Susie's discussion about learning to teach made me realize how very fortunate I was. And besides that, three of those teachers who taught me to teach are still friends after 37 years!!

Wednesday, August 19, 2009

Teacher as Super Hero

Over the summer I read a wonderful book by Thomas Newkirk: Holding On to Good Ideas in a Time of Bad Ones - Six Literacy Principles Worth Fighting For. In Chapter 8, "Finding A Language for Difficulty: Silencing Our Teacher Stories," Newkirk raises an interesting issue regarding how teachers are portrayed in popular culture.

Think about the following educators:

Jaime Escalante (Stand and Deliver.... Garfield High School)
Erin Gruwell (Freedom Writers)
Rafe Esquith (Author of There Are No Shortcuts and Teach Like Your Hair is on Fire)
Joe Clark (Lean on Me)

What do these educators have in common? While their stories are inspiring, what is the message they send not only to the public, but to teachers? Newkirk puts it this way, "In any situation, no matter how difficult, teachers can prevail through the purity of effort, through 'teaching harder.' Even when they are operating alone, in conditions of urban poverty." The teacher is portrayed as heroic, selfless, and larger than life.

I don't know about you, but I am torn by this issue. On the one hand, the stories are inspiring. But at the same time, I often feel like I don't measure up - I don't give enough of myself. Am I selfish if I do not give 110% to my students, neglect my family, and run myself ragged (Esquith and Escalante did this to the point of serious illness)? I must admit, I do feel inadequate when I compare myself to these superheroes.

Think back to what you read during your credential program. Did those texts prepare you for what you experience every day in your teaching? I know I wasn't prepared - not even close! Everything I read was about classrooms and lessons that worked, not what happens or what to do when things fall apart. Newkirk asks, "I wonder if we are not creating the role of 'superteacher,' one more ideal, one without cracks, that can create a sense of inadequacy. Are there silences in the narratives of our teaching? Are we telling everything? Do these consistently upbeat success stories capture the emotional underlife of teaching? I think not." These narratives leave out what Newkirk calls "the dark side of teaching." You know that side; the side that leaves the life sucked out of you at the end of some days, the side that makes you question why you chose teaching, the side that makes you worry if you are doing enough for your students, the side that makes you wonder if you are doing enough for your family - the dark side.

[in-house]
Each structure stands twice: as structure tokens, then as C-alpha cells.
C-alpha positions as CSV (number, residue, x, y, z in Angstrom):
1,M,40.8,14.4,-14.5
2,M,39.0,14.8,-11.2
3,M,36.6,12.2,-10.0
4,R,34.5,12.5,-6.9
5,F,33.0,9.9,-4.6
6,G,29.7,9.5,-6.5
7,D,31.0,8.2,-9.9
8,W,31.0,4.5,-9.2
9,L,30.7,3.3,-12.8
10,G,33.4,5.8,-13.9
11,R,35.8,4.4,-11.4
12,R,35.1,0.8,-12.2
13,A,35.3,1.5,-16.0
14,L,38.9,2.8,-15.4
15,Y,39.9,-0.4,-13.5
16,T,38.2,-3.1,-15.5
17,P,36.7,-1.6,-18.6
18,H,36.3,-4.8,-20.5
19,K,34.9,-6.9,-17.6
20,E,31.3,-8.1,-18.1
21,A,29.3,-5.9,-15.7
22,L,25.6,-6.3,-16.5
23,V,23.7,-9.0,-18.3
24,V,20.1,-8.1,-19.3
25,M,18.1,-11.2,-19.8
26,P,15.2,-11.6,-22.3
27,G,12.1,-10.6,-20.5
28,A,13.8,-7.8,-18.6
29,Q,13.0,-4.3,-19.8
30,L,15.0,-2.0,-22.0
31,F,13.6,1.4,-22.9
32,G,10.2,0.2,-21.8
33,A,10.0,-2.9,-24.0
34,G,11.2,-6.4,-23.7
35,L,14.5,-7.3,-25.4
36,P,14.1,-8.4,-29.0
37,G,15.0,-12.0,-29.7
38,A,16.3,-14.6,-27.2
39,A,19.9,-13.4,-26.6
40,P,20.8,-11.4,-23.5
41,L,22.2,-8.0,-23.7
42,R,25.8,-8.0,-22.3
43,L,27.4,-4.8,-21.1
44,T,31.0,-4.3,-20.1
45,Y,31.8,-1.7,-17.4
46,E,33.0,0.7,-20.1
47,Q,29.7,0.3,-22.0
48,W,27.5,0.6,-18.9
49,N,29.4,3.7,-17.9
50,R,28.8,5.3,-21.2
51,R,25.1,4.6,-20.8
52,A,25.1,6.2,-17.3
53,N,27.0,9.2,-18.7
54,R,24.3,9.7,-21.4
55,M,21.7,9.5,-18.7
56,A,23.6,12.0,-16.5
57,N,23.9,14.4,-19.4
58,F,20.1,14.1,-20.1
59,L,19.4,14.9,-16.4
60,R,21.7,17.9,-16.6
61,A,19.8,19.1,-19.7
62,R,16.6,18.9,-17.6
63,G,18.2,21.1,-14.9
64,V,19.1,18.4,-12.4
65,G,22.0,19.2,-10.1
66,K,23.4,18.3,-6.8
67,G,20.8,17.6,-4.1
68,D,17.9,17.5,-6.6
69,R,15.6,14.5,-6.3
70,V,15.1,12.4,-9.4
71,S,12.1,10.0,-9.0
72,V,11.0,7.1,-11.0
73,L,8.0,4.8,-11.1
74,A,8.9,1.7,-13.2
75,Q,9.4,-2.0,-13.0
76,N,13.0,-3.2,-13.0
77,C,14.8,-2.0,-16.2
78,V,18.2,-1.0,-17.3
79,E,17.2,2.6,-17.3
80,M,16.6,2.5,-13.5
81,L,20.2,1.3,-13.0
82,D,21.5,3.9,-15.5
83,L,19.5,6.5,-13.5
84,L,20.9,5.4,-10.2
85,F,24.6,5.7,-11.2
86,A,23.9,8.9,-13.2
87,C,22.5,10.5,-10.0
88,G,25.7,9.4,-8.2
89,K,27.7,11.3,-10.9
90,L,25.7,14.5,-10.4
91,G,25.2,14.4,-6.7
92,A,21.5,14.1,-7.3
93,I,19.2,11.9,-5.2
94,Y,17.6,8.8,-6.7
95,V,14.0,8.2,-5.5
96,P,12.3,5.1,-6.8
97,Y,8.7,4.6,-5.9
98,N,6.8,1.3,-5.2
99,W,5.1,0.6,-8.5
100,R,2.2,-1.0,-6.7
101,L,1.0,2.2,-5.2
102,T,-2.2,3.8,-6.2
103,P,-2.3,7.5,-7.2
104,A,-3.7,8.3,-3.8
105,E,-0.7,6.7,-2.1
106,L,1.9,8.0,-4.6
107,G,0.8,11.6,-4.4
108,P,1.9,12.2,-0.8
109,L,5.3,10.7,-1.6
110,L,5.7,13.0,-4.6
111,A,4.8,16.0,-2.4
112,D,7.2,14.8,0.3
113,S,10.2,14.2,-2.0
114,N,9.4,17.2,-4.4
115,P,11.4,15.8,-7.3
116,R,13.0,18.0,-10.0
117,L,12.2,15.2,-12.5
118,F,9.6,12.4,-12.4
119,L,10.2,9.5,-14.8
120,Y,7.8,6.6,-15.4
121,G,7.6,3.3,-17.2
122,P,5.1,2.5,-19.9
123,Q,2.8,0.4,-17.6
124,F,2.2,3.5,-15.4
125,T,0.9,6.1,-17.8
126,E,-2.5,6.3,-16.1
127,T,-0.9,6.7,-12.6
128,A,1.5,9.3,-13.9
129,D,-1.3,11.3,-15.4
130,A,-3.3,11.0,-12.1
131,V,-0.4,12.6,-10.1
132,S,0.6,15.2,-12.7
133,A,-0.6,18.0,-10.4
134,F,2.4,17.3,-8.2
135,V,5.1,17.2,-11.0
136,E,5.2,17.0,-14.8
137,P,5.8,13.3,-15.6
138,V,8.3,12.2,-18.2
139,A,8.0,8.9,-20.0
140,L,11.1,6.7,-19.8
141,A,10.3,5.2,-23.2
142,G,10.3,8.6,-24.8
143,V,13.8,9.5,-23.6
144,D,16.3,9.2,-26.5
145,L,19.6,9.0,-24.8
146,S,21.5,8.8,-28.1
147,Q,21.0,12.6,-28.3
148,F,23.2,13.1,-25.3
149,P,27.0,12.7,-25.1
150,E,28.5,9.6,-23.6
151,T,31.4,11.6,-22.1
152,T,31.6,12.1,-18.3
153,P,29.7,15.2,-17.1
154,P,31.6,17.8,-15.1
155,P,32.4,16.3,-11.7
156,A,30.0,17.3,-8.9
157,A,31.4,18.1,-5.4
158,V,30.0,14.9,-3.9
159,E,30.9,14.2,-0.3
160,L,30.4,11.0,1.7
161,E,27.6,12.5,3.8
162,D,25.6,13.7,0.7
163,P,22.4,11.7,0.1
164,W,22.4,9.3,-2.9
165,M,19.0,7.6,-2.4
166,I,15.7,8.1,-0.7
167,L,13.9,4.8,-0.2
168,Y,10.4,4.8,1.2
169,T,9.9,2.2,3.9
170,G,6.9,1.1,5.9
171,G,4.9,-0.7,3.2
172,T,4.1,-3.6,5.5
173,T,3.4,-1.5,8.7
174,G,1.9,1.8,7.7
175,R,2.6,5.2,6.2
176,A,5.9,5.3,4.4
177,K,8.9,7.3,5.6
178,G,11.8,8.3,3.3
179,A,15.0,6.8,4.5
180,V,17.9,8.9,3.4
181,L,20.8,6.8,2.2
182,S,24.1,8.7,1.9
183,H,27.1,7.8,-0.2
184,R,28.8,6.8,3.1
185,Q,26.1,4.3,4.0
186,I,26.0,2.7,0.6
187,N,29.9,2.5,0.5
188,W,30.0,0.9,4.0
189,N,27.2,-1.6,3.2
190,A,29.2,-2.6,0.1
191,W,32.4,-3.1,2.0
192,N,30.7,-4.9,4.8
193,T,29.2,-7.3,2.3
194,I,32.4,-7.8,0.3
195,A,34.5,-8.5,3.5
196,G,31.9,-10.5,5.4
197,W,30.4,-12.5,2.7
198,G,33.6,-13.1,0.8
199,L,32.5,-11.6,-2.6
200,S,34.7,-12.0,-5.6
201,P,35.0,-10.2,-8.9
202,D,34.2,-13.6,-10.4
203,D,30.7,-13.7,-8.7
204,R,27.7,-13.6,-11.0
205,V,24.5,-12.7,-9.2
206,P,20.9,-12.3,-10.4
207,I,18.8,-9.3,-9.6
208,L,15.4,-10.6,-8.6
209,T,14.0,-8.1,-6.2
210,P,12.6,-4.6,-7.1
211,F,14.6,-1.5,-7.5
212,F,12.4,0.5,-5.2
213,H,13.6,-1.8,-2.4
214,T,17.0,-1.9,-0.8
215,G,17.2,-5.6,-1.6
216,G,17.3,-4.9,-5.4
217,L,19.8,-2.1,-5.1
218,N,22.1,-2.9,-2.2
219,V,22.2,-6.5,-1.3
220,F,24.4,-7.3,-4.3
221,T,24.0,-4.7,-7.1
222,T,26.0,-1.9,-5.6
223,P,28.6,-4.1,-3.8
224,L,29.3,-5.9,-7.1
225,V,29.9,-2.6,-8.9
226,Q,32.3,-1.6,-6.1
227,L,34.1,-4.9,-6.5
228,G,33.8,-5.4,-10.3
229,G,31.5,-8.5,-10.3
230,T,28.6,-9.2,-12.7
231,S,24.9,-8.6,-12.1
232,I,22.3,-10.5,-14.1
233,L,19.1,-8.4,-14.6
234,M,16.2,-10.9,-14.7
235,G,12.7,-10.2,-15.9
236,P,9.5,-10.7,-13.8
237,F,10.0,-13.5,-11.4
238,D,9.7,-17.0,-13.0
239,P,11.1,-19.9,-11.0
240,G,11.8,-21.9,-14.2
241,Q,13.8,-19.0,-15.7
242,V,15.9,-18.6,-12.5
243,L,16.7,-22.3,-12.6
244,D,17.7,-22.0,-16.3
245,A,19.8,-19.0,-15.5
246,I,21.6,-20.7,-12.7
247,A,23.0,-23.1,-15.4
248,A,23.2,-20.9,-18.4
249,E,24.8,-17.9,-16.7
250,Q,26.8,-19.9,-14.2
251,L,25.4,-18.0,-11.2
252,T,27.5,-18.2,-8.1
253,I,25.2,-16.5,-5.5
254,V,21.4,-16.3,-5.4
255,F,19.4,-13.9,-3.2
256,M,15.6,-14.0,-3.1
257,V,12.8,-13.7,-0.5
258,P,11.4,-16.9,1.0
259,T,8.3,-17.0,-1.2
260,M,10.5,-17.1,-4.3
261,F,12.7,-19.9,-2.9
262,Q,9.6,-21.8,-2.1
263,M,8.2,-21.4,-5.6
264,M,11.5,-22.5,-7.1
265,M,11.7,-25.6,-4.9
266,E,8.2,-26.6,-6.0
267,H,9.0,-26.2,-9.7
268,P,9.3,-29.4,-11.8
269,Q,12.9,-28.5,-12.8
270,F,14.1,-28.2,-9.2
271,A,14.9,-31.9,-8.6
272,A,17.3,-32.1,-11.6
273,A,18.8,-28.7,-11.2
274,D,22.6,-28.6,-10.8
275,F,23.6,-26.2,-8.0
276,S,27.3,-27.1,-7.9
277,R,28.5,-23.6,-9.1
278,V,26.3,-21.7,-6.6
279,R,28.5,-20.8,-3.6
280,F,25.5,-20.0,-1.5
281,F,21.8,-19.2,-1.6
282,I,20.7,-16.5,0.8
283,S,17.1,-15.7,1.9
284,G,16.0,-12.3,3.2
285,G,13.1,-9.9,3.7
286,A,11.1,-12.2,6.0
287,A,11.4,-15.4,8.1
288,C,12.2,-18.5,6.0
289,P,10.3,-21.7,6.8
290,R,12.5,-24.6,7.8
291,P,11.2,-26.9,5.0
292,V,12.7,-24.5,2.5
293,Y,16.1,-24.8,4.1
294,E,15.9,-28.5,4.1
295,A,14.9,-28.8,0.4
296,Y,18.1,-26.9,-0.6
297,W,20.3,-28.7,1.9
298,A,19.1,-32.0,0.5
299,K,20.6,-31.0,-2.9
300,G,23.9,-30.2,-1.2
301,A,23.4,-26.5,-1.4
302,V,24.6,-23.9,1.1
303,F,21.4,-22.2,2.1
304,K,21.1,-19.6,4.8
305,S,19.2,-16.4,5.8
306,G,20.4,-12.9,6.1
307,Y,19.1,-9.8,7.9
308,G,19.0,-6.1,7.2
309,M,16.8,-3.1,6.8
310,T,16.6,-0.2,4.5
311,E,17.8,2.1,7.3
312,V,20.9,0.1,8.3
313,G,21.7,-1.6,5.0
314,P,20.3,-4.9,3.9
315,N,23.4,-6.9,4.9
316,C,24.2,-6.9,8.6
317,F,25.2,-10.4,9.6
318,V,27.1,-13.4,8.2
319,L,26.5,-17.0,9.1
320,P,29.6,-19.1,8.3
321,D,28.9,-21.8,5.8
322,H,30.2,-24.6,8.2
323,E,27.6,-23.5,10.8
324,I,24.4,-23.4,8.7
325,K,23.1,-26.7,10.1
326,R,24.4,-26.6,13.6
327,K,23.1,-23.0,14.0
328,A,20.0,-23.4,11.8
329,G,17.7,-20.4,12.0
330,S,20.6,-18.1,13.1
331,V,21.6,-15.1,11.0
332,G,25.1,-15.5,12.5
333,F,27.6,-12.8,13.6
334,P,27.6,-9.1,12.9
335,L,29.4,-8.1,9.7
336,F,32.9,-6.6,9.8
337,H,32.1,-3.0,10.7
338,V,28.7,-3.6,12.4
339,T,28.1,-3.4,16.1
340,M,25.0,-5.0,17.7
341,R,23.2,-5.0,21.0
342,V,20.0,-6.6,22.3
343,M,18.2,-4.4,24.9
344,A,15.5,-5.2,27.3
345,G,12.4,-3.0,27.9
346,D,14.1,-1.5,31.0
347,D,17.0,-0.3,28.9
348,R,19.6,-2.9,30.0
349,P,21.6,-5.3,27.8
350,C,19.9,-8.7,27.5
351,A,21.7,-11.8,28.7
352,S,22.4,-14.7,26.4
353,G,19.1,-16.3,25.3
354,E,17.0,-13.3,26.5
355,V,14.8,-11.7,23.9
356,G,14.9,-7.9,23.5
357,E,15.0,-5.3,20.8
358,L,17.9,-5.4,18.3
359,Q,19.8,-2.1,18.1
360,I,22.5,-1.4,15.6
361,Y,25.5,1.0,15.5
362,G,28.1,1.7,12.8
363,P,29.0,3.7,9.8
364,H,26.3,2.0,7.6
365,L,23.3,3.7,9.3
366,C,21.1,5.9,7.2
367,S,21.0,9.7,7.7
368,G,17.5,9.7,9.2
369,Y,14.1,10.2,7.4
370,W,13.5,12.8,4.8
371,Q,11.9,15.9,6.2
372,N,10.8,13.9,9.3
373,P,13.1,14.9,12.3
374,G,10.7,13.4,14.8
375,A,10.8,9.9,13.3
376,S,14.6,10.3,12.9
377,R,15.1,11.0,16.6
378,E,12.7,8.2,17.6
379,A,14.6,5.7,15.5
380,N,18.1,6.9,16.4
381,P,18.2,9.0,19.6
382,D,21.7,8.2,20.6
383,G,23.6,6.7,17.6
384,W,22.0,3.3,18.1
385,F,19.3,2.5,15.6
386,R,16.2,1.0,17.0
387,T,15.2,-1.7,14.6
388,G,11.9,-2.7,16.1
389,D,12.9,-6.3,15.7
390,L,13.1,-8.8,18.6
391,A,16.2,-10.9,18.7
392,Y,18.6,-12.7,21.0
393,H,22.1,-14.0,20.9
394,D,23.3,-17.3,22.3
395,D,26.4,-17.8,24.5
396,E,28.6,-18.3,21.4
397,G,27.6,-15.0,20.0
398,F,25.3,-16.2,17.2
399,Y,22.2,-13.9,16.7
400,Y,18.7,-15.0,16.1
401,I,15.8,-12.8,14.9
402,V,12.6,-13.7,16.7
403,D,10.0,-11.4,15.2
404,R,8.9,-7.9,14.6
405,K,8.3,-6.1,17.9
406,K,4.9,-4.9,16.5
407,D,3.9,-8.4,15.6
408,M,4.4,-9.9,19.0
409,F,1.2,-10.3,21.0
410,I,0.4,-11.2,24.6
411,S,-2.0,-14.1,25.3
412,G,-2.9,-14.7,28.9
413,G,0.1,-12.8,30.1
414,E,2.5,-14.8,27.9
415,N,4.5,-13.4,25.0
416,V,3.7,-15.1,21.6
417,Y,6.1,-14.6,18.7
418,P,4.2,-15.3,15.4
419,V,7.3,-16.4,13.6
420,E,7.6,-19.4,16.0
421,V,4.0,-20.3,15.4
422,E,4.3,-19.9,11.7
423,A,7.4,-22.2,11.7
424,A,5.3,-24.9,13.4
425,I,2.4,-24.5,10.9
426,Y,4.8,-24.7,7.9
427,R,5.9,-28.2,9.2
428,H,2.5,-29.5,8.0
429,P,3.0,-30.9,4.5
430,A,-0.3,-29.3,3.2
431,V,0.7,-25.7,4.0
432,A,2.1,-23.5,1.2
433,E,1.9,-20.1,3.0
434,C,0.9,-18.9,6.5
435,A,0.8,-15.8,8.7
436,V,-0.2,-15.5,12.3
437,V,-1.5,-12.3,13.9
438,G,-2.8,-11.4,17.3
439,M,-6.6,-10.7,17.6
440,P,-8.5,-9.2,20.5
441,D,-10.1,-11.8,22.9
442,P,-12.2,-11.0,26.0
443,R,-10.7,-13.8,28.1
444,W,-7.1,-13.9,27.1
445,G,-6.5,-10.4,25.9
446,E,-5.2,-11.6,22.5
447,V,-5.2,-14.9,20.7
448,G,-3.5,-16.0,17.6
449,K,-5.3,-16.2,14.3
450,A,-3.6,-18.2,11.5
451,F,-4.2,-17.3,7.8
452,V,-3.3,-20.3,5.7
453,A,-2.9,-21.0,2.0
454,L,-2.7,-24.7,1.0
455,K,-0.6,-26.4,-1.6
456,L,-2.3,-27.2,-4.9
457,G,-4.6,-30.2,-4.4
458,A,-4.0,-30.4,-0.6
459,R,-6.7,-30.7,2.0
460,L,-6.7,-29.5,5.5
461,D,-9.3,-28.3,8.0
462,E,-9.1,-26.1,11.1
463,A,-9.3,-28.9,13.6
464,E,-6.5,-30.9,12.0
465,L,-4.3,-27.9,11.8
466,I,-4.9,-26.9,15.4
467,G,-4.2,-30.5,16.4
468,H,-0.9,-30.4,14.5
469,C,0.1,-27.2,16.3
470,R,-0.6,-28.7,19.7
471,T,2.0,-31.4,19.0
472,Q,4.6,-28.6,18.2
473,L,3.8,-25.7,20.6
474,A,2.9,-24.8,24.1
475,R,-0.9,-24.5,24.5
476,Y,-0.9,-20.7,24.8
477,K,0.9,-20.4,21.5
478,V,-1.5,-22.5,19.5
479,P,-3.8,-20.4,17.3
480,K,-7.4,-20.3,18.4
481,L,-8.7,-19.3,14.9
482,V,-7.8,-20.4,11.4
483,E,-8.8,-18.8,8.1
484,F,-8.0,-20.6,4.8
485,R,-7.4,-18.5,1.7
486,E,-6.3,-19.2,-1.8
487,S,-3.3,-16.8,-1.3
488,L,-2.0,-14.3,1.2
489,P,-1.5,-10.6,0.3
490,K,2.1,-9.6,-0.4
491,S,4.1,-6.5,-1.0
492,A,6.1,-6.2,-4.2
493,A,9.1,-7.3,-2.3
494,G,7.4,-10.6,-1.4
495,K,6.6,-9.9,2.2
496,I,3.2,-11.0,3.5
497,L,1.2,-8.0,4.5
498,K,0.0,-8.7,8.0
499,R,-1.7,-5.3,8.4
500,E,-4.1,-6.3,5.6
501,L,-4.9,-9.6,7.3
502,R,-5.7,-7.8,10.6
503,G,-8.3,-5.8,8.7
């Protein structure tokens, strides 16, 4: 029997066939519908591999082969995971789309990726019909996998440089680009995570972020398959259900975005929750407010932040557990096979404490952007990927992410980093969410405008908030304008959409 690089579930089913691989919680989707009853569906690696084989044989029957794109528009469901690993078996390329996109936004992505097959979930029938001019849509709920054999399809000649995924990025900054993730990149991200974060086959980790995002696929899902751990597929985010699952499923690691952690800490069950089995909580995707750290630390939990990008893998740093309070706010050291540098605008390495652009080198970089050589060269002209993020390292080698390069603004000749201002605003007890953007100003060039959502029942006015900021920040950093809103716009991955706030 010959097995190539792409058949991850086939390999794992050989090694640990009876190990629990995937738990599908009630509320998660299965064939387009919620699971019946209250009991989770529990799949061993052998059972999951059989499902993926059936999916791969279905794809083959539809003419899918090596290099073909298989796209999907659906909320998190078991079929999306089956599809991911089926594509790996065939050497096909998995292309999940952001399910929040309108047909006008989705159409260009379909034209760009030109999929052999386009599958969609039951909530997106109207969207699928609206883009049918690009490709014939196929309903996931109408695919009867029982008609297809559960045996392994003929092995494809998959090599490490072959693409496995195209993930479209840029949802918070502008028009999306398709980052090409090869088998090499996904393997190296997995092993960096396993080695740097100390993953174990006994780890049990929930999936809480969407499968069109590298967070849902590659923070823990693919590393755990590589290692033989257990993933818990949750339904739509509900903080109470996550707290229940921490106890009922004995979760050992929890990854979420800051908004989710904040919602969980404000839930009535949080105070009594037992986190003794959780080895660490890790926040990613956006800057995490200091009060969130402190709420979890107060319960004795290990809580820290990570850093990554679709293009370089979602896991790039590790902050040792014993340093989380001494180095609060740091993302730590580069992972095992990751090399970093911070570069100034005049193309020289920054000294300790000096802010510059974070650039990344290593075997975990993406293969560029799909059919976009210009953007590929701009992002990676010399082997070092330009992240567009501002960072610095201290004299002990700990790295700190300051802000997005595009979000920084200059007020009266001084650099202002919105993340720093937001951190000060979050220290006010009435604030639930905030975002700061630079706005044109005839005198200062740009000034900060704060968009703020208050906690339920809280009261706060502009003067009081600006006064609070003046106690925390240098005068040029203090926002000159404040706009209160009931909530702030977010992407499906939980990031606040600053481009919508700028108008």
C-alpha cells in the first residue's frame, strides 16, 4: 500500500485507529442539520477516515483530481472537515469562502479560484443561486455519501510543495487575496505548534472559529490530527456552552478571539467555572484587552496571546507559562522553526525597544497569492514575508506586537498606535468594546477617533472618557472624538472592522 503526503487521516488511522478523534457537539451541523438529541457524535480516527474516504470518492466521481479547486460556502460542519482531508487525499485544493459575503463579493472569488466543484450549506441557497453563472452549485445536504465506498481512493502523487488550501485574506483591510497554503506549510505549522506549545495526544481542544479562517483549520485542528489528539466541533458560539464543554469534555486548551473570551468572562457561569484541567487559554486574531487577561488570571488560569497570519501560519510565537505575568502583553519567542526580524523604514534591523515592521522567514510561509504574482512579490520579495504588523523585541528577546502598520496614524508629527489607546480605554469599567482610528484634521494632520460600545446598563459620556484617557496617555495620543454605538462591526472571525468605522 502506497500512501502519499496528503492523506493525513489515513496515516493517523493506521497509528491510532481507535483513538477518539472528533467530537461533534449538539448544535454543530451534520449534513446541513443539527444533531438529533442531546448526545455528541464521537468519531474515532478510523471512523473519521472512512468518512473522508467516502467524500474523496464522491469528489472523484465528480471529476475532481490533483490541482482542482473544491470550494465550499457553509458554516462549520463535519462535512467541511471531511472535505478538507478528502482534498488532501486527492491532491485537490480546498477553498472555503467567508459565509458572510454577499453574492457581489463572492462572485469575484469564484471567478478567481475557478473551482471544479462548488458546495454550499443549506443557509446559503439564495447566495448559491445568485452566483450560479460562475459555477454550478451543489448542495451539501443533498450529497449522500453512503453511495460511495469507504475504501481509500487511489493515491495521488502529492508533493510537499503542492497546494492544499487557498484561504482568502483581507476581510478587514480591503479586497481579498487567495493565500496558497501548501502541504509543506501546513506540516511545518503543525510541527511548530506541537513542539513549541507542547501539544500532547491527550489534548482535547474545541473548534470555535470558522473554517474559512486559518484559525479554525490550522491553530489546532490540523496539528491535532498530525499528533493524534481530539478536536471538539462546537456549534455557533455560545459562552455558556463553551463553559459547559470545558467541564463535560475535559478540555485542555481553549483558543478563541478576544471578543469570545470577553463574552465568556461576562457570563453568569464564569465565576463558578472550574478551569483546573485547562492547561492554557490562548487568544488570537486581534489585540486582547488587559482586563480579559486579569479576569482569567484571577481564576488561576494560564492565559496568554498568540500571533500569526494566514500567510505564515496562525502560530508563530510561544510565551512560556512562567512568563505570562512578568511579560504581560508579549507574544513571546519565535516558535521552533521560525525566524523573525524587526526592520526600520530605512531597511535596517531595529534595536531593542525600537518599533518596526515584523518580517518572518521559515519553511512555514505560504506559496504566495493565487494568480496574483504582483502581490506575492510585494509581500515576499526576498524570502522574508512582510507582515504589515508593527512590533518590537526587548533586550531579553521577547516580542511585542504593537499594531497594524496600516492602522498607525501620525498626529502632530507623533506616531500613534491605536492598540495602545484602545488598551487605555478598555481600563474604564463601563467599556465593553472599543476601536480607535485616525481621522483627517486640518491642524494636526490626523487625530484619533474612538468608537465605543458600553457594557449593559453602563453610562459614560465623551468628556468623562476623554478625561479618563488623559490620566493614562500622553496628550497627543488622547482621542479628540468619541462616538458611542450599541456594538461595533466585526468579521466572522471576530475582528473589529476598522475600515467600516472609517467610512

What are the answers to this? Newkirk has some suggestions:
1. Begin with the premise that difficulty, disappointment, resistance, and failures are inevitable in the profession of teaching. Success is dependent on not avoiding difficulty but finding a way to process it.
2. Break down the walls that create professional isolation. Teaching is one of the most isolating jobs out there. Interaction with our colleagues is essential - something Professional Learning Communities attempts to address.
3. Find ways to translate emotionally felt difficulties into something less personal, less emotional, less undermining.
4. Teachers need more opportunities to visit and learn from peers in order to demystify teaching and view someone other than themselves.
5. In order to achieve long term goals, we must focus on the small and immediate. (Al Pacino put it this way: "Forget the career and focus on the work.") As a culture, the large transformative stories are celebrated thanks to Hollywood. But "our pleasure in teaching must come from something smaller."

So what do you think about the portrayal of teachers in popular culture? How do these portrayals affect you and your work? Do you think we adequately prepare teachers for the "dark side" of teaching? If not, how can this be addressed? How can we come together as colleagues and tackle the issues raised by Newkirk?


OK, so I have a question. Is there a way to know when people have posted something? Does that happen when you are a follower of the blog? Or do we just have to check in every once in a while? Proof positive I need HELP with this! :-)

Ok, I'm in...

I obviously got your invitation, and here I am...

Ummmm... So.... OK.

Tuesday, August 18, 2009


I invited all of you to be authors so we can all respond and write. I plan on inviting more people later..... once I figure this out and see how things go. :-)


Hello colleagues!

I am attempting to start a blog for teachers..... a place for us to vent and discuss issues, ideas, etc. I would love it if you could join us. I will openly admit that I have NO CLUE how to do this and will be learning as I go........ But I am hoping it will be fun, educational, and in the end, a great experience for everyone. :-)